UCL Department of Chemical Engineering


Joshua Bailey

Josh graduated from Oxford with a Master’s degree in Chemistry in 2011, spent 18 months living in Valencia and 18 months in Belfast teaching a variety of STEM subjects to all age groups and working on editing and proofreading academic articles. He returned to academia in October 2014 and embarked on a 4-year PhD studentship as part of the newly-formed CDT in Advanced Characterisation of Materials based at UCL but also at Imperial College. He spends most of his time at UCL working in the Electrochemical Innovation Lab and some time is spent over at Imperial College with the Materials FC and Batteries group. He also regularly attends characterisation technique training and soft skills workshops as part of the CDT.

Research project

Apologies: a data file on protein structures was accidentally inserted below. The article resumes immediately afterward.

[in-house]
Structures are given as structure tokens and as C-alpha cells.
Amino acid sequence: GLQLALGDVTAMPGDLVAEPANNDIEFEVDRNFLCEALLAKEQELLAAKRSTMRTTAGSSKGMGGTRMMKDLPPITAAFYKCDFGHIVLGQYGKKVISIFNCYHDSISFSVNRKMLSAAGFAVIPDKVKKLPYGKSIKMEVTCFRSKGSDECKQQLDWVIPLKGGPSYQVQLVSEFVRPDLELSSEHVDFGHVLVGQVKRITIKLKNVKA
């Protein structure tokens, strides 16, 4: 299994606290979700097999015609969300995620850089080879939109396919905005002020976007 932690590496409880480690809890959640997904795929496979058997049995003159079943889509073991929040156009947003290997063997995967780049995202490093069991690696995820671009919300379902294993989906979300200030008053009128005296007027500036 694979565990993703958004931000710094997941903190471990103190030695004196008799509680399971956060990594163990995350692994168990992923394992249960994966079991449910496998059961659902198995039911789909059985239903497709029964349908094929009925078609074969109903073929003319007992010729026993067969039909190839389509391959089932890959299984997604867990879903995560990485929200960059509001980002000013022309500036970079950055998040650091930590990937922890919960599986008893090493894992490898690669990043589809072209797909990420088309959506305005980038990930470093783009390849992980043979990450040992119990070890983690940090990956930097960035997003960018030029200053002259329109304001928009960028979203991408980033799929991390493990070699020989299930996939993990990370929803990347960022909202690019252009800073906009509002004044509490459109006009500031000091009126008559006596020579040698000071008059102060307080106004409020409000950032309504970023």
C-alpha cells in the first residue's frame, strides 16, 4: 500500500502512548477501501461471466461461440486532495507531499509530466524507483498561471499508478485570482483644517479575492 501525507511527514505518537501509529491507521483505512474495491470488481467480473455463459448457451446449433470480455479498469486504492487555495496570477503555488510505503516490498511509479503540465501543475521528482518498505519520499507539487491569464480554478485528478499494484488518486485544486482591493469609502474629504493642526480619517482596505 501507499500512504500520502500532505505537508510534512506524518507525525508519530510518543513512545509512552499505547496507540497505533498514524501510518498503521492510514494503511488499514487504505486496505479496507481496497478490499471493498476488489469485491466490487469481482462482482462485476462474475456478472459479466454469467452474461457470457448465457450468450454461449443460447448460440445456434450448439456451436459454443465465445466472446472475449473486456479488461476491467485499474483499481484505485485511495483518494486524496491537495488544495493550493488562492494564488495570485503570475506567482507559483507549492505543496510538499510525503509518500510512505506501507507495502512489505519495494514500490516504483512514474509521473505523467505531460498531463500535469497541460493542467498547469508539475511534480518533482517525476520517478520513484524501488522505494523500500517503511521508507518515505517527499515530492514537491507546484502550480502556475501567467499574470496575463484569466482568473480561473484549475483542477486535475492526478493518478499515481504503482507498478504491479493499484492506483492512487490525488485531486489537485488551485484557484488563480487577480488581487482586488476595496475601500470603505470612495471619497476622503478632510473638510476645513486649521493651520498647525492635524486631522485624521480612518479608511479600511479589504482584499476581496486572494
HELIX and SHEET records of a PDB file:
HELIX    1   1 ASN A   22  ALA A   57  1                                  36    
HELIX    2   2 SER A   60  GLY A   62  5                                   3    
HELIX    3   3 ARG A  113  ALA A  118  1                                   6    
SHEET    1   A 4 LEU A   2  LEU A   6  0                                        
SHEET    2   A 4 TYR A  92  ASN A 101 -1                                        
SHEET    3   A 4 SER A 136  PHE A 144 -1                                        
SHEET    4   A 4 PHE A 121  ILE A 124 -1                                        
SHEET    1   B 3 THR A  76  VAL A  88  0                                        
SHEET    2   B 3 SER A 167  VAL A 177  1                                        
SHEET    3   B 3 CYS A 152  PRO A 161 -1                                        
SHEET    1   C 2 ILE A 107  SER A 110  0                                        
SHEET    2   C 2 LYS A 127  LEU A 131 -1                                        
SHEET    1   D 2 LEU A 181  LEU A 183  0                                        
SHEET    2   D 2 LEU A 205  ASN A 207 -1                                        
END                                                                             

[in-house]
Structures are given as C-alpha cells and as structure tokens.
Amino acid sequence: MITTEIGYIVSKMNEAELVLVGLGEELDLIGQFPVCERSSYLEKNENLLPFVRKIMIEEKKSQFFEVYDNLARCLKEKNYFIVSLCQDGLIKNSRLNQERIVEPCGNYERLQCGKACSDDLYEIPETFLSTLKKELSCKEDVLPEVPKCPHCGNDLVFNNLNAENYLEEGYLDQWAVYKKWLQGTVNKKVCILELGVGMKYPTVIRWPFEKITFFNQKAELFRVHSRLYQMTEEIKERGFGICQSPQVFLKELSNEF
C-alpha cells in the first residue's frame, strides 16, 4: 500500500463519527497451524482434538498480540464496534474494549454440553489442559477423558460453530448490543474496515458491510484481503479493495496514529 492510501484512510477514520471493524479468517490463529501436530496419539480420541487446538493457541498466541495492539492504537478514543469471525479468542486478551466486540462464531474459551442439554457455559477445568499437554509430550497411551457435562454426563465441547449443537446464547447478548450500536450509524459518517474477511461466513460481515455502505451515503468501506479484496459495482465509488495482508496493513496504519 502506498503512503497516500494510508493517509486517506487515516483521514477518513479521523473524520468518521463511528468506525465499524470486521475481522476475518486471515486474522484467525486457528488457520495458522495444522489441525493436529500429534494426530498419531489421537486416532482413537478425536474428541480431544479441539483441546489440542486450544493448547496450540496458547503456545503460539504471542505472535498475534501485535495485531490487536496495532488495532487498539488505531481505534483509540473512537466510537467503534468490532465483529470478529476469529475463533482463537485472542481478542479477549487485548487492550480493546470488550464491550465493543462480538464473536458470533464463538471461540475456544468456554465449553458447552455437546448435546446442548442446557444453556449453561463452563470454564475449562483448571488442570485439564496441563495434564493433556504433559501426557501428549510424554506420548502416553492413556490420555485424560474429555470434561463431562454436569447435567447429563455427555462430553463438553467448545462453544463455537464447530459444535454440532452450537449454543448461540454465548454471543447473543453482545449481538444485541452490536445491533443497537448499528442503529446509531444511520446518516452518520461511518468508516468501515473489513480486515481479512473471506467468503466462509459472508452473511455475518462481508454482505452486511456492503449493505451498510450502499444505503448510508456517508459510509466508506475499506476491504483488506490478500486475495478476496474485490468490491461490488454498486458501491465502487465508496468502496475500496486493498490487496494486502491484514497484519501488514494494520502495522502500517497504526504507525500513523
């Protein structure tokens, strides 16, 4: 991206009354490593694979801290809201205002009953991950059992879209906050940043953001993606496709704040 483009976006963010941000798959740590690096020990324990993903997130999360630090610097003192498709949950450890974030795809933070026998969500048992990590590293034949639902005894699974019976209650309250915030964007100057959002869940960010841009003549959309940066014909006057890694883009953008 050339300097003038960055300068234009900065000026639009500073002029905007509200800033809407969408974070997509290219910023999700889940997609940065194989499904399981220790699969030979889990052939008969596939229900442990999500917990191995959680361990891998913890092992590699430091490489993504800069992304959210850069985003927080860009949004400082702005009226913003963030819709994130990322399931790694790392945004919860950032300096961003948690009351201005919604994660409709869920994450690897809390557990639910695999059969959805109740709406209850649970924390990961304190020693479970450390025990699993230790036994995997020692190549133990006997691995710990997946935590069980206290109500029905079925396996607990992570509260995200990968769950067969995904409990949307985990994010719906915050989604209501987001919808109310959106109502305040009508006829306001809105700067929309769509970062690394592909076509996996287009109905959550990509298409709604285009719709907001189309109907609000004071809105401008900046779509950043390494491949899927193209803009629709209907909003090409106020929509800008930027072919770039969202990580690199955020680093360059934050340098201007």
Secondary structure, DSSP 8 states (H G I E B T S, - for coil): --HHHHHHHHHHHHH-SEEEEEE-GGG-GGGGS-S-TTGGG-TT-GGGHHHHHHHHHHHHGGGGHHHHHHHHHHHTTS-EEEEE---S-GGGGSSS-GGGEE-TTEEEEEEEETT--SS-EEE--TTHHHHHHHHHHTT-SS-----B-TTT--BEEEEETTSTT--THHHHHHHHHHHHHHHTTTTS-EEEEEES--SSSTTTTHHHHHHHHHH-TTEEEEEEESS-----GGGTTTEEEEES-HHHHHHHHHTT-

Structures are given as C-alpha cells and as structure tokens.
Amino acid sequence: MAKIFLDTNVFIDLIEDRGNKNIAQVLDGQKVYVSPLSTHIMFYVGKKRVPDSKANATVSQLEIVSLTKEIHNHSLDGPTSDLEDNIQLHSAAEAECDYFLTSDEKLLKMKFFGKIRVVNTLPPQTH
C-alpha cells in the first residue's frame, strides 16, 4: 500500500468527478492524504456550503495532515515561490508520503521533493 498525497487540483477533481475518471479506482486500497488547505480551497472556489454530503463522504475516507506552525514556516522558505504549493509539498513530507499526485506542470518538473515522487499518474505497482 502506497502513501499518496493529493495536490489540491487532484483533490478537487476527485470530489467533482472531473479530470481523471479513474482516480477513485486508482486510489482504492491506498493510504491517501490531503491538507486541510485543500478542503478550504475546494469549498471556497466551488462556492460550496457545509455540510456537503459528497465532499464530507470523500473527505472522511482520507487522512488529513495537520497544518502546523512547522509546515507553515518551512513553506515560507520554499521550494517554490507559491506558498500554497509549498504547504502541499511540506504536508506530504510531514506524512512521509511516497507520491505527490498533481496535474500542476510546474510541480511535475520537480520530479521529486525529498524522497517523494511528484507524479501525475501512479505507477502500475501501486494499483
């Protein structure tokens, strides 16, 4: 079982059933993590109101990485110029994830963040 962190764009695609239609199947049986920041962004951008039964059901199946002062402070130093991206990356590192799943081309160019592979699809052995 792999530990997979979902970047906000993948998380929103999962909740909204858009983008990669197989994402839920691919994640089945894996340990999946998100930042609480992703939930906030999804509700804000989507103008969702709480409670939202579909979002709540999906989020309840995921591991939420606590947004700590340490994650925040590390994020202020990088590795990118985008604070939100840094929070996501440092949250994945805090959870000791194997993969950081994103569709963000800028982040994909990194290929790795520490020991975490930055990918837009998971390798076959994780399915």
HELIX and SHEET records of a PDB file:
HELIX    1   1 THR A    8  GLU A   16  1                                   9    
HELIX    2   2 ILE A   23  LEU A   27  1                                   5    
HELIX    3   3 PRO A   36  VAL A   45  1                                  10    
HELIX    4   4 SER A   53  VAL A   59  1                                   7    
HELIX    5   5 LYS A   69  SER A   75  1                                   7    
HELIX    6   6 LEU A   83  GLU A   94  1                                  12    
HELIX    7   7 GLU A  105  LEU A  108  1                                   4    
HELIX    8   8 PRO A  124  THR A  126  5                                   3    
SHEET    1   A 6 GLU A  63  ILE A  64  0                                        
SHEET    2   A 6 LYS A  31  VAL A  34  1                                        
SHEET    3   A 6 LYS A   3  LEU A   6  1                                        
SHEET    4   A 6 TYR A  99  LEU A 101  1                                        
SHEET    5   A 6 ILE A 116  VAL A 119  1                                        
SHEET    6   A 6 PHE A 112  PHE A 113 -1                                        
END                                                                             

Title: Characterisation of the microstructural evolution of solid oxide fuel cell anodes

His project involves the in-depth study of the nickel agglomeration process that serves as one of many degradation pathways of solid oxide fuel cells (SOFCs) during operation.

His research focusses on fuel cell fabrication and testing by electrochemical methods (EIS, CV), fabrication of novel geometries for kinetic studies and the use of sophisticated materials characterisation techniques ranging from scanning electron microscopy (SEM) and focussed-ion beam (FIB) milling to transmission X-ray microscopy (TXM) and its use in X-ray computed tomography (XCT) to elucidate the internal microstructure of SOFC anodes. In particular, he is interested in the driving forces and mass transport mechanisms that underlie the nickel agglomeration process at a range of length and time scales.

The project aims to monitor this phenomenon in real time by lab-based in-situ X-ray tomography to provide microstructural detail that can be used as an input for simulations that could predict the impact of this type of degradation on the electrochemical performance of the fuel cell


1st Class MChem (Oxon) in Chemistry, Oxford, 2011